"Pawpaw is a deciduous, native, understory tree in the Annonaceae family. Its name is probably a modification of the Spanish papaya. It is native to Canada and the eastern U.S.A. where it grows in deep shade to full sunlight in moist, nutrient-rich forests. It will tolerate occasional wet or moist conditions but prefers good drainage and acidic soil.
"In spring, 6-petaled, purplish-brown flowers mature. In late summer to early fall, pawpaw produces an edible, sweet-tasting, and custard like fruit measuring 2.5 to 6 inches. Harvesting the fruit can be difficult with competition from ambitious wildlife. It is recommended to wear gloves when harvesting as contact dermatitis has been known to occur. The leaves turn a yellow color in the fall and provide interest.
"Pawpaw does well in naturalized, riparian, or woodland areas. It is a flowering tree that attracts butterflies, pollinators, small mammals, and songbirds, which makes pawpaw a good addition to a butterfly, pollinator, or rain garden. Flies and beetles are attracted to the flower of the tree and are beneficial pollinators that contribute to the foul odor of the flower." (North Carolina Extension)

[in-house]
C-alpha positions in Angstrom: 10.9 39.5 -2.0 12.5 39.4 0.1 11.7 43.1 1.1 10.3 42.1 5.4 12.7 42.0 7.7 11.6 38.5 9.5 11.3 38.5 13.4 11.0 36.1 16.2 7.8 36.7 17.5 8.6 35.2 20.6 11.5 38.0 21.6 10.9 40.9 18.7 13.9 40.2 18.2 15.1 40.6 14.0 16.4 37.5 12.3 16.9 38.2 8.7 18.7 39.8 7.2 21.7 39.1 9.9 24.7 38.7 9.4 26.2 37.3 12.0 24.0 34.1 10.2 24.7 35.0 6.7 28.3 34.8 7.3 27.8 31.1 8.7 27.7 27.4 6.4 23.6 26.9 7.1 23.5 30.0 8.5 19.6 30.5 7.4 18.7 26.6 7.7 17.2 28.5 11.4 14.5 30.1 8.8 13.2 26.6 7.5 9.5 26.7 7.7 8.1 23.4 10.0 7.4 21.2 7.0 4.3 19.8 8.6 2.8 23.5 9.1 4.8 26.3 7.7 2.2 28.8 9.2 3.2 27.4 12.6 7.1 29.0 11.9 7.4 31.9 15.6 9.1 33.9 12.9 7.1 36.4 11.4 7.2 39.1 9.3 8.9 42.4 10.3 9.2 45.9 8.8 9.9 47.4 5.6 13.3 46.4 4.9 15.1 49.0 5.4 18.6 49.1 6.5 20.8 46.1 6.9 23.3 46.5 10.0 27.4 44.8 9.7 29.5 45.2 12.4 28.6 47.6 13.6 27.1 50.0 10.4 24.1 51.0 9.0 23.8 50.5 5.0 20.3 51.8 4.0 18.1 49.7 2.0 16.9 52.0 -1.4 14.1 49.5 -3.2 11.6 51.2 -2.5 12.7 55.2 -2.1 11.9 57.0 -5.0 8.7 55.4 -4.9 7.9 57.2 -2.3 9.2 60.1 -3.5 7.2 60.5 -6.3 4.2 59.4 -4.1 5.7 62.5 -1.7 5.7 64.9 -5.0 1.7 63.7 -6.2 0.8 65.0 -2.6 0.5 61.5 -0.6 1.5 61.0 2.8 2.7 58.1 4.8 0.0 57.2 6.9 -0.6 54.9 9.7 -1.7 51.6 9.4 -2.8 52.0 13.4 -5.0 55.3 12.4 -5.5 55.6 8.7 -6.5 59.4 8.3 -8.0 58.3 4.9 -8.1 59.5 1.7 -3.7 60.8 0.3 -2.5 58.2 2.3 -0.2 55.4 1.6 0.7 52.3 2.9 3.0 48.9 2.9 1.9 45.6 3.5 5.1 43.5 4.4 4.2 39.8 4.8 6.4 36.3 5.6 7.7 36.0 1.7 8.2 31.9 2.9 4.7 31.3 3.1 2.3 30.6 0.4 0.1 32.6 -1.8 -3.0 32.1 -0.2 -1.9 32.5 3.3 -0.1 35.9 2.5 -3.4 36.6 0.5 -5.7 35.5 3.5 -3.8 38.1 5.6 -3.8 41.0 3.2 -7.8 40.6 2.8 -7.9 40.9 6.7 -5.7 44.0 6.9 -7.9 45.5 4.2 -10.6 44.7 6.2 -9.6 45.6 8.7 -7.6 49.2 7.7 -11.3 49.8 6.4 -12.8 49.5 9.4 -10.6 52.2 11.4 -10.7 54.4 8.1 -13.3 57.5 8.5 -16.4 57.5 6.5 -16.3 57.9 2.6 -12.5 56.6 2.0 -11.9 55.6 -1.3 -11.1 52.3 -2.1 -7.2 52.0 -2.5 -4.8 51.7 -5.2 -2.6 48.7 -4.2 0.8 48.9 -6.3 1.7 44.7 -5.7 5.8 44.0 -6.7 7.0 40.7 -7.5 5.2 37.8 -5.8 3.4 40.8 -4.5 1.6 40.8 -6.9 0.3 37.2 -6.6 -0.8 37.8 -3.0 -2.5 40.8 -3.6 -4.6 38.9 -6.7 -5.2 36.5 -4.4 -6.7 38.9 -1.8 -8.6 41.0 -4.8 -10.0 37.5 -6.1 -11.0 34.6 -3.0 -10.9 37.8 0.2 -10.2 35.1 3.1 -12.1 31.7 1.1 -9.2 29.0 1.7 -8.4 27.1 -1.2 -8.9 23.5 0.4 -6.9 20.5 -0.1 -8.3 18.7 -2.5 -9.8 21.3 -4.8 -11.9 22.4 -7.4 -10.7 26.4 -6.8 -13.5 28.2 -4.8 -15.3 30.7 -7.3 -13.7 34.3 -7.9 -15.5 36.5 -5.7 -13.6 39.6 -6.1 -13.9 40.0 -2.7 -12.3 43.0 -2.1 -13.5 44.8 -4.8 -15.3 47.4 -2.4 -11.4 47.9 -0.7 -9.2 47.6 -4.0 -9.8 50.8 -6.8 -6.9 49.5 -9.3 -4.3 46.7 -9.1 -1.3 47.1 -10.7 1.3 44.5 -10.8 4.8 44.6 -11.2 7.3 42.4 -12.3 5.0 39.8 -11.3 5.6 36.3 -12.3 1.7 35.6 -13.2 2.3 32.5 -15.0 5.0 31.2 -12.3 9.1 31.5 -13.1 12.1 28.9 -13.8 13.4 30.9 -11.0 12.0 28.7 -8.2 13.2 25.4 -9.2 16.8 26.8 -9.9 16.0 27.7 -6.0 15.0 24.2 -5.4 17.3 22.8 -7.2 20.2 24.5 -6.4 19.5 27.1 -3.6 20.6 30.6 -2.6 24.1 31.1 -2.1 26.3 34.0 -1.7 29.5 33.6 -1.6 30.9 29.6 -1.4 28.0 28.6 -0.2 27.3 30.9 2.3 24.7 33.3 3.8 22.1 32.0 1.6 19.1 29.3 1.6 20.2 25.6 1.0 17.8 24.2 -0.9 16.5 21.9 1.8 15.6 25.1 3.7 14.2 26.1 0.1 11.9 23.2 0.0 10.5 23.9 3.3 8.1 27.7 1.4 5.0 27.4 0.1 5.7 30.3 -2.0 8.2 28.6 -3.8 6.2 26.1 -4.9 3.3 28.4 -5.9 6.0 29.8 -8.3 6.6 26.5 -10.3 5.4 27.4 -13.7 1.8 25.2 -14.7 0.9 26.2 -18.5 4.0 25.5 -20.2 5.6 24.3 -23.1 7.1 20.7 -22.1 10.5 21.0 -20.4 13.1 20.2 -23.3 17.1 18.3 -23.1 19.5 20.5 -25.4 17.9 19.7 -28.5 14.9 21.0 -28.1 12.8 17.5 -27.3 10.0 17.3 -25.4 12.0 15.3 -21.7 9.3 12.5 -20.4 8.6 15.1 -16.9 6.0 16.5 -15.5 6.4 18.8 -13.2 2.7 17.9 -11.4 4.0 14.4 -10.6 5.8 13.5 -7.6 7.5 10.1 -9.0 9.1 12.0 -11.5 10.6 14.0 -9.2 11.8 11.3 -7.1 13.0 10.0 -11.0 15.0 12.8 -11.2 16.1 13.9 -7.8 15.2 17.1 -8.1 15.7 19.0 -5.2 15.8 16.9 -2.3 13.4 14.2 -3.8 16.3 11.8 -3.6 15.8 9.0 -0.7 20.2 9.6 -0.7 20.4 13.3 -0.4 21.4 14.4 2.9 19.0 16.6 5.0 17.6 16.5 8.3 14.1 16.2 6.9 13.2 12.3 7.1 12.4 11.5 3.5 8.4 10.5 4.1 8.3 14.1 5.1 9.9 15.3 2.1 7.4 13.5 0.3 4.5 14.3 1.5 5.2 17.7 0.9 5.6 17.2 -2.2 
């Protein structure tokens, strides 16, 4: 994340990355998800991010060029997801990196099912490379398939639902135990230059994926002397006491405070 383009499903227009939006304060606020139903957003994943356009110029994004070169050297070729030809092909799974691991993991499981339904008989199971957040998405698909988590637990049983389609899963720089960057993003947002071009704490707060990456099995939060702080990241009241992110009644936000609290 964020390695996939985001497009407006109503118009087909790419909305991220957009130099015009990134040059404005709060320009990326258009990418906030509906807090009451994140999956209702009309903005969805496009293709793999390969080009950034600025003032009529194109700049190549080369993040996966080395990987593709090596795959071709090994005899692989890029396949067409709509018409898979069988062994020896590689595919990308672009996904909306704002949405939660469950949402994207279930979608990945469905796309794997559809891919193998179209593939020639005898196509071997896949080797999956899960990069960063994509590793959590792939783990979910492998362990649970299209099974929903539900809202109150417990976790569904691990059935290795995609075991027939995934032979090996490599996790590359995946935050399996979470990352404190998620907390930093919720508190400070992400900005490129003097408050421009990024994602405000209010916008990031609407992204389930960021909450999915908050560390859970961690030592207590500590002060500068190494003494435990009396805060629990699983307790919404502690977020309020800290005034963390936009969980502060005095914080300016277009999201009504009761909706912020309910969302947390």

Botanical illustration (Dunal-Curtis)
North Carolina Extension plant description: Asimina Triloba (Common Pawpaw, Pawpaw) | North Carolina Extension Gardener Plant Toolbox. https://plants.ces.ncsu.edu/plants/asimina-triloba/. Accessed 10 Feb. 2022.
Botanical illustration: "Pawpaw, paw paw. Asimina triloba (L.) Dunal- Curtis's botanical magazine s.3 v.26 (1870)" is licensed under CC BY 2.0
Native Range: Southeastern United States
Zone: 5 to 9
Height: 15.00 to 30.00 feet
Spread: 15.00 to 30.00 feet
Bloom Time: April to May
Bloom Description: Purple
Sun: Full sun to part shade
Water: Medium to wet
Suggested Use: Rain Garden
Flower: Fragrant, Insignificant
Leaf: Good Fall
Fruit: Showy, Edible
Tolerate: Wet Soil